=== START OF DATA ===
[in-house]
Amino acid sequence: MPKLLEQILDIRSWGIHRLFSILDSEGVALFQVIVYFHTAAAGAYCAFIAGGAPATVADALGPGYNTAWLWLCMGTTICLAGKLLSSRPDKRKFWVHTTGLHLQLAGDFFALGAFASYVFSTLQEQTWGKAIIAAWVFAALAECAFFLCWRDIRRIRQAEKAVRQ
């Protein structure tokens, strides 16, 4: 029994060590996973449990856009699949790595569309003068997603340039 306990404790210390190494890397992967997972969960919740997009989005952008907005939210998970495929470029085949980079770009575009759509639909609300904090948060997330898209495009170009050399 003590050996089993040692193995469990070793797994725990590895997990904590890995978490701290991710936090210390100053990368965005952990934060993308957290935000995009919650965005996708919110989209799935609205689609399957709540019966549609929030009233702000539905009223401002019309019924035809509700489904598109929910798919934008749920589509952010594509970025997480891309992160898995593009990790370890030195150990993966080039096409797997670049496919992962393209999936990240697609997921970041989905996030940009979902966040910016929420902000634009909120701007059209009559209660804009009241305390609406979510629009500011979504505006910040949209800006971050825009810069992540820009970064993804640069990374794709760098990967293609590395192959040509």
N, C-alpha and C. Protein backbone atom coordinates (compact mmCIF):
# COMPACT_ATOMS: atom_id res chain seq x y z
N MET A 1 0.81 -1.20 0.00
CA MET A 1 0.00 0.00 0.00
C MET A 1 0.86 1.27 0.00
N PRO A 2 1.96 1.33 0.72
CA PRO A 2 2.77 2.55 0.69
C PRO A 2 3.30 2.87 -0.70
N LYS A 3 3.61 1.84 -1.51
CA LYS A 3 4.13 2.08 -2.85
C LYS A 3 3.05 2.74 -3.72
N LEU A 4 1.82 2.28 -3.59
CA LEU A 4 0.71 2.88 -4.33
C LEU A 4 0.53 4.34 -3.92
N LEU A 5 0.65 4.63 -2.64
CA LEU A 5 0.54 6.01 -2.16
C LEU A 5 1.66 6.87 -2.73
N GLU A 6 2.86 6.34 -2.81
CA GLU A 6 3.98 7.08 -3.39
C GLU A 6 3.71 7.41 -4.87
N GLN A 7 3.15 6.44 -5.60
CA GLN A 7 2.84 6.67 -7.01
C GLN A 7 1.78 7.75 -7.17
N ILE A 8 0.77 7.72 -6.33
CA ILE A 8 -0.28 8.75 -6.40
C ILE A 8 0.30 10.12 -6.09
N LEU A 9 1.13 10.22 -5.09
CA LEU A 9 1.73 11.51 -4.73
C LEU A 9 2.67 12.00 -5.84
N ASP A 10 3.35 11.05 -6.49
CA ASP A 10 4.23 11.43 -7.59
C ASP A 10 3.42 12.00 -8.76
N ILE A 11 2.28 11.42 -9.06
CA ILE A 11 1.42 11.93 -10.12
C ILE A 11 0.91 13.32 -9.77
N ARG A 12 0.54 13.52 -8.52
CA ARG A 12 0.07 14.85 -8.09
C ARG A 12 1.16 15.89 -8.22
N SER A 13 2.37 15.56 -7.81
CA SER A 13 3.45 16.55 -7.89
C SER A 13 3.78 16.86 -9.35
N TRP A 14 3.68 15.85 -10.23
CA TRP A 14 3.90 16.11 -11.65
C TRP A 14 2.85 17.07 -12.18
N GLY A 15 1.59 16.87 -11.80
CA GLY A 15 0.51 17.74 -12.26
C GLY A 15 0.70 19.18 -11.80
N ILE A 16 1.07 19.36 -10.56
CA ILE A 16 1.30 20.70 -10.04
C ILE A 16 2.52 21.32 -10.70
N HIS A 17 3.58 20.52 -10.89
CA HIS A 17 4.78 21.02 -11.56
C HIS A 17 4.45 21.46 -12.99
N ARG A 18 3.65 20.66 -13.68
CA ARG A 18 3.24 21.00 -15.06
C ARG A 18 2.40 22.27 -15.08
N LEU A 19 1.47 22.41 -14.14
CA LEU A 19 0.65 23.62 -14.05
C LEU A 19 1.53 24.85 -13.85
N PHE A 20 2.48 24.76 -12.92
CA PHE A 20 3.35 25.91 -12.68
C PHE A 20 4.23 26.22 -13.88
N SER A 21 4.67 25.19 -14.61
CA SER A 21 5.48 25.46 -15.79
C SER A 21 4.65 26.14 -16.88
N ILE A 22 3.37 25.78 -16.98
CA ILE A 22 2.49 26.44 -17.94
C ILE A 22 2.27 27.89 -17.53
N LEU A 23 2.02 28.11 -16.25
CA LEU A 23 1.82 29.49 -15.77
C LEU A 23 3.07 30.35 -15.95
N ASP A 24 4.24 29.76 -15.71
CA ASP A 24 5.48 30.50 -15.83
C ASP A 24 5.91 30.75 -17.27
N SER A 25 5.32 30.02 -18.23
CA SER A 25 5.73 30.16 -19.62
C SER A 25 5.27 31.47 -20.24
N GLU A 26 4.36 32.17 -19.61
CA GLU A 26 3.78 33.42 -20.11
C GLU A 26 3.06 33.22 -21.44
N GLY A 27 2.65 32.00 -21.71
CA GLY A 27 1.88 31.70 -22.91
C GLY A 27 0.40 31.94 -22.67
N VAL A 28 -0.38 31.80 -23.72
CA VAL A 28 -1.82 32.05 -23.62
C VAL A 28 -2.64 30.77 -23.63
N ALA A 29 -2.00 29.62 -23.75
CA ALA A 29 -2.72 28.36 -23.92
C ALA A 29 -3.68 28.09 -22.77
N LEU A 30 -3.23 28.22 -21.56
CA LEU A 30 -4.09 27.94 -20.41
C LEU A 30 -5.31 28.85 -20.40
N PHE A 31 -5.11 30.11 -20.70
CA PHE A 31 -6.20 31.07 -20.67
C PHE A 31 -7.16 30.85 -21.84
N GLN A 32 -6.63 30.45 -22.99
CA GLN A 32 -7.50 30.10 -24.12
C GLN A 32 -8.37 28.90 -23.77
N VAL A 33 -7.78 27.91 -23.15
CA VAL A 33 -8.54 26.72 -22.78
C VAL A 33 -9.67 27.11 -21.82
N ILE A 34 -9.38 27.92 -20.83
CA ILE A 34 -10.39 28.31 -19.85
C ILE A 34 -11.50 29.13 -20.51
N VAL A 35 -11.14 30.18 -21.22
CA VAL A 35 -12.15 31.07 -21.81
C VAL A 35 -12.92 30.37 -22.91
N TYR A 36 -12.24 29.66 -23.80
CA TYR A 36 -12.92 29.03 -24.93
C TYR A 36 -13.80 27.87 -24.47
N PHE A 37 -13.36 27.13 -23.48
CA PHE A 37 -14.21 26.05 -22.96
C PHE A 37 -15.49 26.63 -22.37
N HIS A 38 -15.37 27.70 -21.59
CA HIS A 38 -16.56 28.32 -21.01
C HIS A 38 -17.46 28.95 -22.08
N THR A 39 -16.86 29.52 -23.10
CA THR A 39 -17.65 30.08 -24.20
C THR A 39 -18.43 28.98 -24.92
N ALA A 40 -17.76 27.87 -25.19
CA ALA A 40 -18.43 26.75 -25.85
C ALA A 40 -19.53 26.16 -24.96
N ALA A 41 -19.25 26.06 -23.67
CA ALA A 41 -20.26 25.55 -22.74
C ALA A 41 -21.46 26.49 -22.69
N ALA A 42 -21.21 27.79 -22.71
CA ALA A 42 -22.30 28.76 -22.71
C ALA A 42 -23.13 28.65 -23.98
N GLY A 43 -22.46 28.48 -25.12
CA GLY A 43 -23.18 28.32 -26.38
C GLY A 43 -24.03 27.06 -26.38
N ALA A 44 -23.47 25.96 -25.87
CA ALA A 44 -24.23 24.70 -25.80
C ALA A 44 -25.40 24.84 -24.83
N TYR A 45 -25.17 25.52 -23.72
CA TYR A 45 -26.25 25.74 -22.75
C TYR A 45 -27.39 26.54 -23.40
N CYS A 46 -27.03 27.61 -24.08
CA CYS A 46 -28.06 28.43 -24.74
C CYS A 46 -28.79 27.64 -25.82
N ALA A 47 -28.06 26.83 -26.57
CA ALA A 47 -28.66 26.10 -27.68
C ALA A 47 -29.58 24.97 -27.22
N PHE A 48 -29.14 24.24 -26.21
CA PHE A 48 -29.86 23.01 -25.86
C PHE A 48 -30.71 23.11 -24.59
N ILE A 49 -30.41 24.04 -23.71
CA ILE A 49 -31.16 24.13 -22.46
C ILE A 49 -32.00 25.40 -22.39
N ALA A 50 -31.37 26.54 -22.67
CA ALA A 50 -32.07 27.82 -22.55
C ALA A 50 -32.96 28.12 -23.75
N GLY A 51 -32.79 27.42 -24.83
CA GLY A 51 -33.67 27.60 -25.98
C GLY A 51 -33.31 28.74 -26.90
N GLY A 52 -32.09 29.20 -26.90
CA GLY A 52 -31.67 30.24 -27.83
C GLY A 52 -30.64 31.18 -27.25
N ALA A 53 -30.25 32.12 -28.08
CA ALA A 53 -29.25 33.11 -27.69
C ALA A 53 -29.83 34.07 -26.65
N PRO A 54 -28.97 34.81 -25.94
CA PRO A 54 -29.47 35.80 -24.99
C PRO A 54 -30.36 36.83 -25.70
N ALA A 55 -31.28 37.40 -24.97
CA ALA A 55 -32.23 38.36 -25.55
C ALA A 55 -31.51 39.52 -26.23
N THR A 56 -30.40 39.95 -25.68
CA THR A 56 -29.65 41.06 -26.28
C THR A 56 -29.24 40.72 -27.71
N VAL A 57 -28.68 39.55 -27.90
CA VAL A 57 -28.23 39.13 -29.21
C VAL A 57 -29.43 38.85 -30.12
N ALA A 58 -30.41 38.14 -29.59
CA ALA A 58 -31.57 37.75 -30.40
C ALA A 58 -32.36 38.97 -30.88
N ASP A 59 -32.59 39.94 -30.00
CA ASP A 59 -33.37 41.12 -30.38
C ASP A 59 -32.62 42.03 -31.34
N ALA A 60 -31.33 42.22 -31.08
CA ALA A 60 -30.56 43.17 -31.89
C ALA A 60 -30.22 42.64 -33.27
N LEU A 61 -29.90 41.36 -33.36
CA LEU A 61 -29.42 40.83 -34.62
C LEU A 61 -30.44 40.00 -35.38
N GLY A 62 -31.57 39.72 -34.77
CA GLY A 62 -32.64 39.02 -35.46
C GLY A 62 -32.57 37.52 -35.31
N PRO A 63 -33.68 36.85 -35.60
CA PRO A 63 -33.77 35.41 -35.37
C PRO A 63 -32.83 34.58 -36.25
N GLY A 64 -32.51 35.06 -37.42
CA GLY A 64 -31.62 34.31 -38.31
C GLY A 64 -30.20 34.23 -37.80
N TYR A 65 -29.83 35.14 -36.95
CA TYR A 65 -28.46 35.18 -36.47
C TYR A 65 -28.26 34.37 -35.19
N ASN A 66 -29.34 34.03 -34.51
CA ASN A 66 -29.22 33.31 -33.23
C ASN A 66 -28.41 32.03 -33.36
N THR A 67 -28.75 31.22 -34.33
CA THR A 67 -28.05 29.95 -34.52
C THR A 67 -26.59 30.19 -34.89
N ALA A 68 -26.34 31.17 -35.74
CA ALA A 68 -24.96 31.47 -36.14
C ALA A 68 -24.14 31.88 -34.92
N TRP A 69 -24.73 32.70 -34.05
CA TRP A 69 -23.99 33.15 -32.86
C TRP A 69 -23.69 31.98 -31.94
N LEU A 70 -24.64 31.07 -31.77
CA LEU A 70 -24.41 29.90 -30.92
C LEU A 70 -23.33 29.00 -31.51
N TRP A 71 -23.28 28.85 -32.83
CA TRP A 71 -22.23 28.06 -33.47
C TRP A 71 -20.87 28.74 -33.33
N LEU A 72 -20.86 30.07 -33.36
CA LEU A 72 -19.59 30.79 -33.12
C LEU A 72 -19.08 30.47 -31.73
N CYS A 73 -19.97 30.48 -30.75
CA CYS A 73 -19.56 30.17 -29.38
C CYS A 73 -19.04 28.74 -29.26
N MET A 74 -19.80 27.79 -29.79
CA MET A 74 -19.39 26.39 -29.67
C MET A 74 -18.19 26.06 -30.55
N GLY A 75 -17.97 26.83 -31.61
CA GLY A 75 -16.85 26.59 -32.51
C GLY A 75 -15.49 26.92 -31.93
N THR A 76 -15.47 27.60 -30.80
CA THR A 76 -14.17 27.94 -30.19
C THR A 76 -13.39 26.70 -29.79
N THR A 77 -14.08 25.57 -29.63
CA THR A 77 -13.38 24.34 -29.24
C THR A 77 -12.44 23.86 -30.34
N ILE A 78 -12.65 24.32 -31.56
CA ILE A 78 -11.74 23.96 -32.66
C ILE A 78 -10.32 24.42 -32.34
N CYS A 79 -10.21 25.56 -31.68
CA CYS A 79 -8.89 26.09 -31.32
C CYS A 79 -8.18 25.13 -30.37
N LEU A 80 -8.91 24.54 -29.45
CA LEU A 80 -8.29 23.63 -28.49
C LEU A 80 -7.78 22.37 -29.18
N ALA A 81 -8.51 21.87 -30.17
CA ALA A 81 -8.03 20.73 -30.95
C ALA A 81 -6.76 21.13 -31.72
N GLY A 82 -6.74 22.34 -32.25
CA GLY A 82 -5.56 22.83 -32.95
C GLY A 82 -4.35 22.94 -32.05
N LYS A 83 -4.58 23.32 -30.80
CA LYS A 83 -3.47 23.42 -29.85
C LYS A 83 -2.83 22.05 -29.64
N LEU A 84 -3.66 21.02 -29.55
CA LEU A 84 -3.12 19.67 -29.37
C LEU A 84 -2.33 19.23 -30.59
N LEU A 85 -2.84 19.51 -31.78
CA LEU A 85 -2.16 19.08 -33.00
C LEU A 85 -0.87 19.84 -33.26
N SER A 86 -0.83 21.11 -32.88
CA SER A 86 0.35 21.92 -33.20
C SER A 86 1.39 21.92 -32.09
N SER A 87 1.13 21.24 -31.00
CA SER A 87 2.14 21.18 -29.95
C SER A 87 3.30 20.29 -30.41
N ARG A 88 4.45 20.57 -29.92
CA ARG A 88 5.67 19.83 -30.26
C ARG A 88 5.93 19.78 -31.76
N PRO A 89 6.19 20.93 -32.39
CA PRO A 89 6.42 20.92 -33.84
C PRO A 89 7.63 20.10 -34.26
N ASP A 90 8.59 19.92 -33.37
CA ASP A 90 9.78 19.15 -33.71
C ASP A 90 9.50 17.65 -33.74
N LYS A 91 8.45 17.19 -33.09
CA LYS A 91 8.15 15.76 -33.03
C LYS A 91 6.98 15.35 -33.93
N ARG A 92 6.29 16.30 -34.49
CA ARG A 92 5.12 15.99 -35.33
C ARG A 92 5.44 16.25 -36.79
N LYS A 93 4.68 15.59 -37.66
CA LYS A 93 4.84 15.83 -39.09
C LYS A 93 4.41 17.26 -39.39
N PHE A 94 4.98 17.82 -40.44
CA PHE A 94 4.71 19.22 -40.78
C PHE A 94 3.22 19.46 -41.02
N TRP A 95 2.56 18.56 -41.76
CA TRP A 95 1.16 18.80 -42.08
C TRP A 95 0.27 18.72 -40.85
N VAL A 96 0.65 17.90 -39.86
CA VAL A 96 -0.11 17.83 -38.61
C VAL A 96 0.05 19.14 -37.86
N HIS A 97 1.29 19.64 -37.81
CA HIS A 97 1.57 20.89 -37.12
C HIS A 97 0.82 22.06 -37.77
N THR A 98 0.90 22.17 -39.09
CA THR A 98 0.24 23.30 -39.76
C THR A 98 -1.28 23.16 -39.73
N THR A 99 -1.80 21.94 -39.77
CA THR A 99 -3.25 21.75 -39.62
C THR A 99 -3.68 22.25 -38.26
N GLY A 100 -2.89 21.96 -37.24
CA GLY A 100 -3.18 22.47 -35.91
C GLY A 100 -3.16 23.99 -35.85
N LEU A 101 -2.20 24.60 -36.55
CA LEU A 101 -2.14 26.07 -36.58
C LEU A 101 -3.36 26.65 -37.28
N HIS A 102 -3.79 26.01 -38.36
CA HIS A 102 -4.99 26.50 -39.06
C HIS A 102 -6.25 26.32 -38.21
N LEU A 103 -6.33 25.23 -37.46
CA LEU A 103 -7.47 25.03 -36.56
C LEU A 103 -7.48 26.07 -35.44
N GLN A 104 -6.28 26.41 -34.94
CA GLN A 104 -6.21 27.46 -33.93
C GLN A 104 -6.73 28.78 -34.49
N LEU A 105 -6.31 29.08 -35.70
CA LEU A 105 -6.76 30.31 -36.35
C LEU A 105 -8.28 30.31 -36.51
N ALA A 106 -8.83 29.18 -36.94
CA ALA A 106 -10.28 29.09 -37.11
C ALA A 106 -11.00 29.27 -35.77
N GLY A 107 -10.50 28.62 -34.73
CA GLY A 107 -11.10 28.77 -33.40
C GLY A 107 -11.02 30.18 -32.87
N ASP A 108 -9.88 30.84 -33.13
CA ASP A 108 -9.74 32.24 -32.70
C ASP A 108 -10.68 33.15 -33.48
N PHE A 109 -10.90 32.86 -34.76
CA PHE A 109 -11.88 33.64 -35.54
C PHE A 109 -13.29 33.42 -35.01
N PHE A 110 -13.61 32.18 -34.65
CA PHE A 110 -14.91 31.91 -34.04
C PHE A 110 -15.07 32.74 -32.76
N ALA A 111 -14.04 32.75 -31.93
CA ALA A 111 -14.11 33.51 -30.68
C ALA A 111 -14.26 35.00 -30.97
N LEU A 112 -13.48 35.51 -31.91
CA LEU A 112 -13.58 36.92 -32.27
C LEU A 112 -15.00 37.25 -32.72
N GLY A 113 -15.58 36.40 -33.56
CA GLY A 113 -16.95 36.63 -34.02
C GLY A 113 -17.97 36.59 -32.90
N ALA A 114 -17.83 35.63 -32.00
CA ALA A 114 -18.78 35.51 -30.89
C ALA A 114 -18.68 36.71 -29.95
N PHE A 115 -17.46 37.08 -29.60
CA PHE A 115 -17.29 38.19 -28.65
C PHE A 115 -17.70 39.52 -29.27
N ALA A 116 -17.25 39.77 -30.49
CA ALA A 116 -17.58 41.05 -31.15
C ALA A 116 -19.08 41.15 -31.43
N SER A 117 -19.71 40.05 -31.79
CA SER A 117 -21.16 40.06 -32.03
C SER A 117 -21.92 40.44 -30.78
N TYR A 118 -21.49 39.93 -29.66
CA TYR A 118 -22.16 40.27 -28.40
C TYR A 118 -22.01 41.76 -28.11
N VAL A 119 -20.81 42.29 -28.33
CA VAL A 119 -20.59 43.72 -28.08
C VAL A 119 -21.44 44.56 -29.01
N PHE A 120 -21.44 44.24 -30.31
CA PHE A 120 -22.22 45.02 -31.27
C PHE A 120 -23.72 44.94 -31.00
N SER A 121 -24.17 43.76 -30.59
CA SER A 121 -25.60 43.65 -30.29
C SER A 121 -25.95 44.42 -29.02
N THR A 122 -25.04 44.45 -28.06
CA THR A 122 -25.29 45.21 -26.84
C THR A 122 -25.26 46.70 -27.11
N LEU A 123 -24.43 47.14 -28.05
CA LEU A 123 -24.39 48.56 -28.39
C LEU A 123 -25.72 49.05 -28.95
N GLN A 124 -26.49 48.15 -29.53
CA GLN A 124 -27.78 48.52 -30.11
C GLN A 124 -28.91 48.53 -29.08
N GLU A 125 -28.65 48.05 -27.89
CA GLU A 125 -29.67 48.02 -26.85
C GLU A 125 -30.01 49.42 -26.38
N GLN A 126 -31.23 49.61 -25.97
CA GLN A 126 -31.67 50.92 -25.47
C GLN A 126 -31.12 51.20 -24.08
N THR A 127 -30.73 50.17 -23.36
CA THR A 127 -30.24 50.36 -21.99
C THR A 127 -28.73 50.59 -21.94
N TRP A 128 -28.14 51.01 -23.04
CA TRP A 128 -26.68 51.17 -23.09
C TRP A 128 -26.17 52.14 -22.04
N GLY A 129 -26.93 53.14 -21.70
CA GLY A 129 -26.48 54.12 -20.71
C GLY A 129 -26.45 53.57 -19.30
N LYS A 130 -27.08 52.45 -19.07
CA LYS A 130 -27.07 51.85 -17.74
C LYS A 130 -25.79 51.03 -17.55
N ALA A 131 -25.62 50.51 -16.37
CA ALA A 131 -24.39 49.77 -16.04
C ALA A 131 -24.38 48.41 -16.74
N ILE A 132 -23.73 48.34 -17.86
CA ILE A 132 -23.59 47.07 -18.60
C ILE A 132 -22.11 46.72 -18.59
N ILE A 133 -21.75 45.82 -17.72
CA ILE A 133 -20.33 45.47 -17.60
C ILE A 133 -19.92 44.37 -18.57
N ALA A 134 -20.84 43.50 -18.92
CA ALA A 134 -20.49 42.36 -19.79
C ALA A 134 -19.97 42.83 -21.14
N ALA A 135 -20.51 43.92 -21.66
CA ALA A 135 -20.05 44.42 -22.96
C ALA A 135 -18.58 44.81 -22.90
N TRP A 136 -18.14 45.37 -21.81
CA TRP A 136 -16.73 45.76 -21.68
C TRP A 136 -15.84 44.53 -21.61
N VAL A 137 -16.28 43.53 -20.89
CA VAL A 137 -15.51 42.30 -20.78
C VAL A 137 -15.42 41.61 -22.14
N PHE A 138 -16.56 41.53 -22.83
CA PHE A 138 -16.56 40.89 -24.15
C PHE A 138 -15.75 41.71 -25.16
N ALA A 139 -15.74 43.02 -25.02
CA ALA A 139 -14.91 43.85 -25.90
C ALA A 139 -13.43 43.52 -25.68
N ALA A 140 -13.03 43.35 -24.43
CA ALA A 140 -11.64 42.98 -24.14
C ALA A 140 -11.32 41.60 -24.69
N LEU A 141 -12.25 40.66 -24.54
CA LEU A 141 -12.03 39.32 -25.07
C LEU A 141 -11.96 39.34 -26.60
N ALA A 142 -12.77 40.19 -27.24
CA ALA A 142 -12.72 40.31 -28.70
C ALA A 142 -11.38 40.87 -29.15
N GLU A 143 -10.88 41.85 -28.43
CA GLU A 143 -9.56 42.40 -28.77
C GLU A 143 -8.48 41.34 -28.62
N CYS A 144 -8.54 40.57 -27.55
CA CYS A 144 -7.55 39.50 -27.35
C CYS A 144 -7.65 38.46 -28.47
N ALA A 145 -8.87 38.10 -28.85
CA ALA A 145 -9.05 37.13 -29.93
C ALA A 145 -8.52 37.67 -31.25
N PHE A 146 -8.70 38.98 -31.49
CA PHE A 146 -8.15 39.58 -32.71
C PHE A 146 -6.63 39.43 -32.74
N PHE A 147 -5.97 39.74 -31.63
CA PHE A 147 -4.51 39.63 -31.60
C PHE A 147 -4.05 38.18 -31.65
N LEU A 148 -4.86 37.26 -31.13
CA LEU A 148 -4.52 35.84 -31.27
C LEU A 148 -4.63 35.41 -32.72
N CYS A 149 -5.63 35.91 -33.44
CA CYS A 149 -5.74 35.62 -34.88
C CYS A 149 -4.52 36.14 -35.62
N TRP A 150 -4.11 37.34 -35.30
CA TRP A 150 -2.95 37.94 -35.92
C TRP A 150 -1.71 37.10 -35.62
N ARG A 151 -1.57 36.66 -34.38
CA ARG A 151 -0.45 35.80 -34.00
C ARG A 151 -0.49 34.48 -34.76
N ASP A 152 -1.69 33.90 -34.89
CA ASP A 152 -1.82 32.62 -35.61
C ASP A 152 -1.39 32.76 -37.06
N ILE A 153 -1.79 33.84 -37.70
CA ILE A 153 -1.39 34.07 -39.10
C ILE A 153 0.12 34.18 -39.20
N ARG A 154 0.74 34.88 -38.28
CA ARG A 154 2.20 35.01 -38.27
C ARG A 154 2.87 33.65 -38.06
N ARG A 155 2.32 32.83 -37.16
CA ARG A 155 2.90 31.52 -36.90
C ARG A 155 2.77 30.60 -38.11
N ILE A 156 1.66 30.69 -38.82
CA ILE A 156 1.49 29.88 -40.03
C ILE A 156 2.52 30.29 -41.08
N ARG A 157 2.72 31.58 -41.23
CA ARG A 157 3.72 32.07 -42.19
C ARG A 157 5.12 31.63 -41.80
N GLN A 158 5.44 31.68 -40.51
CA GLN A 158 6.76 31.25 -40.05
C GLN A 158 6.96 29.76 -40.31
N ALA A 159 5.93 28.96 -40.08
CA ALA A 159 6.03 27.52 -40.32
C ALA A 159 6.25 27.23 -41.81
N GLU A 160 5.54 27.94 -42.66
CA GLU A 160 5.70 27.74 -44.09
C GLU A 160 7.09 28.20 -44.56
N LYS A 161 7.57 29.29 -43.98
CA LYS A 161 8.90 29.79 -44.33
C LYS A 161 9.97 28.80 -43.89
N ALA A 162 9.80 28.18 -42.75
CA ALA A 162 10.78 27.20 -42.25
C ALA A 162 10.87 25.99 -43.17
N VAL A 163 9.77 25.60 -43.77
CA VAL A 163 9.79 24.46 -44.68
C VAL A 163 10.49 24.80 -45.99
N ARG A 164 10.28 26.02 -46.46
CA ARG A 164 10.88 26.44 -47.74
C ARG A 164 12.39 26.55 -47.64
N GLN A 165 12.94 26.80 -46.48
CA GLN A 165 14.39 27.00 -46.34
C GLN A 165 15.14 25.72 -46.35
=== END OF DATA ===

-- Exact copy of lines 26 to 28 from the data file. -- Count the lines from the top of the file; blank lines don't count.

C GLN A 7 1.78 7.75 -7.17
N ILE A 8 0.77 7.72 -6.33
CA ILE A 8 -0.28 8.75 -6.40